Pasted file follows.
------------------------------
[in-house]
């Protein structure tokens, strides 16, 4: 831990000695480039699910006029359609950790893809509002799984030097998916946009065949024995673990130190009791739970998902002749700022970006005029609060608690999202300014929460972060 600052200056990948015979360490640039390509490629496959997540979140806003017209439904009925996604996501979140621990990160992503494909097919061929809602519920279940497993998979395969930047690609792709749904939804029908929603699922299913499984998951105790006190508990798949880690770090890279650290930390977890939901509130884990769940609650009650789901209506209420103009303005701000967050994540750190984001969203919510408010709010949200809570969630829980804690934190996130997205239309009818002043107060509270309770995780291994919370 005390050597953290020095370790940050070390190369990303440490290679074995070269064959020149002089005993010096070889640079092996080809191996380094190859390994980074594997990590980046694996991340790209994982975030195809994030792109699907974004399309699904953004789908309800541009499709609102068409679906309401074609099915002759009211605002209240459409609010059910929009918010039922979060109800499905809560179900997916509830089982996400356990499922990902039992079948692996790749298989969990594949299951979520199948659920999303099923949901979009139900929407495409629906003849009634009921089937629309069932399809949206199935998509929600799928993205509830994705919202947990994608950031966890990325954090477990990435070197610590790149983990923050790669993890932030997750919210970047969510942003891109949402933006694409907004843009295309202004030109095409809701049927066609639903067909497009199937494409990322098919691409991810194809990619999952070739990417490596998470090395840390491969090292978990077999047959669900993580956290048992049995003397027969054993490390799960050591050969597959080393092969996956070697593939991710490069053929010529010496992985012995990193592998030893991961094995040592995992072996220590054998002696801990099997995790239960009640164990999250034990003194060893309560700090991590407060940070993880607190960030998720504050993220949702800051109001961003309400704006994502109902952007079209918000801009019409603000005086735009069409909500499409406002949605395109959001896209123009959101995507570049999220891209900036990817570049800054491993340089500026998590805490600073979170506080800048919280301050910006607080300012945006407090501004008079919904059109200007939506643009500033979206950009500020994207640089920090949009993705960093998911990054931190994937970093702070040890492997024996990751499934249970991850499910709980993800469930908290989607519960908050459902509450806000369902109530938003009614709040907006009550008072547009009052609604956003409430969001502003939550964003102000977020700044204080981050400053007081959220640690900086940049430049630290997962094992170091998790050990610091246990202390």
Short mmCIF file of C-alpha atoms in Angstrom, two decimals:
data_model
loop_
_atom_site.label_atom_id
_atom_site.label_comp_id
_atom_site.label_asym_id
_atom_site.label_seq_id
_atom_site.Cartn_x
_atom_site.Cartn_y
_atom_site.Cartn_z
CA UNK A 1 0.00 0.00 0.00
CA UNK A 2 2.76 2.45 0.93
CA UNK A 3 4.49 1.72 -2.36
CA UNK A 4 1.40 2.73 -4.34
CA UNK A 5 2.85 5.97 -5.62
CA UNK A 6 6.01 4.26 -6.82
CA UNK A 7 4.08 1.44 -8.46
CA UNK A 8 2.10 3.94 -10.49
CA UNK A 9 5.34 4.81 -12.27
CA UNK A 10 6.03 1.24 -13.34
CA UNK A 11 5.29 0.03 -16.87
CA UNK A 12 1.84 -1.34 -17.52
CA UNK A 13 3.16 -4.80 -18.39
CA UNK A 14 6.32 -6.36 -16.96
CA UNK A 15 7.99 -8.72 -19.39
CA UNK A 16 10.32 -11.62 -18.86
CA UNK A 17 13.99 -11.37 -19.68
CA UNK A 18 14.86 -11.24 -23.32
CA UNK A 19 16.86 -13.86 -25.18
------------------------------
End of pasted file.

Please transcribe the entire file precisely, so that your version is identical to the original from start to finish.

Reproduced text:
[in-house]
């Protein structure tokens, strides 16, 4: 831990000695480039699910006029359609950790893809509002799984030097998916946009065949024995673990130190009791739970998902002749700022970006005029609060608690999202300014929460972060 600052200056990948015979360490640039390509490629496959997540979140806003017209439904009925996604996501979140621990990160992503494909097919061929809602519920279940497993998979395969930047690609792709749904939804029908929603699922299913499984998951105790006190508990798949880690770090890279650290930390977890939901509130884990769940609650009650789901209506209420103009303005701000967050994540750190984001969203919510408010709010949200809570969630829980804690934190996130997205239309009818002043107060509270309770995780291994919370 005390050597953290020095370790940050070390190369990303440490290679074995070269064959020149002089005993010096070889640079092996080809191996380094190859390994980074594997990590980046694996991340790209994982975030195809994030792109699907974004399309699904953004789908309800541009499709609102068409679906309401074609099915002759009211605002209240459409609010059910929009918010039922979060109800499905809560179900997916509830089982996400356990499922990902039992079948692996790749298989969990594949299951979520199948659920999303099923949901979009139900929407495409629906003849009634009921089937629309069932399809949206199935998509929600799928993205509830994705919202947990994608950031966890990325954090477990990435070197610590790149983990923050790669993890932030997750919210970047969510942003891109949402933006694409907004843009295309202004030109095409809701049927066609639903067909497009199937494409990322098919691409991810194809990619999952070739990417490596998470090395840390491969090292978990077999047959669900993580956290048992049995003397027969054993490390799960050591050969597959080393092969996956070697593939991710490069053929010529010496992985012995990193592998030893991961094995040592995992072996220590054998002696801990099997995790239960009640164990999250034990003194060893309560700090991590407060940070993880607190960030998720504050993220949702800051109001961003309400704006994502109902952007079209918000801009019409603000005086735009069409909500499409406002949605395109959001896209123009959101995507570049999220891209900036990817570049800054491993340089500026998590805490600073979170506080800048919280301050910006607080300012945006407090501004008079919904059109200007939506643009500033979206950009500020994207640089920090949009993705960093998911990054931190994937970093702070040890492997024996990751499934249970991850499910709980993800469930908290989607519960908050459902509450806000369902109530938003009614709040907006009550008072547009009052609604956003409430969001502003939550964003102000977020700044204080981050400053007081959220640690900086940049430049630290997962094992170091998790050990610091246990202390």
Short mmCIF file of C-alpha atoms in Angstrom, two decimals:
data_model
loop_
_atom_site.label_atom_id
_atom_site.label_comp_id
_atom_site.label_asym_id
_atom_site.label_seq_id
_atom_site.Cartn_x
_atom_site.Cartn_y
_atom_site.Cartn_z
CA UNK A 1 0.00 0.00 0.00
CA UNK A 2 2.76 2.45 0.93
CA UNK A 3 4.49 1.72 -2.36
CA UNK A 4 1.40 2.73 -4.34
CA UNK A 5 2.85 5.97 -5.62
CA UNK A 6 6.01 4.26 -6.82
CA UNK A 7 4.08 1.44 -8.46
CA UNK A 8 2.10 3.94 -10.49
CA UNK A 9 5.34 4.81 -12.27
CA UNK A 10 6.03 1.24 -13.34
CA UNK A 11 5.29 0.03 -16.87
CA UNK A 12 1.84 -1.34 -17.52
CA UNK A 13 3.16 -4.80 -18.39
CA UNK A 14 6.32 -6.36 -16.96
CA UNK A 15 7.99 -8.72 -19.39
CA UNK A 16 10.32 -11.62 -18.86
CA UNK A 17 13.99 -11.37 -19.68
CA UNK A 18 14.86 -11.24 -23.32
CA UNK A 19 16.86 -13.86 -25.18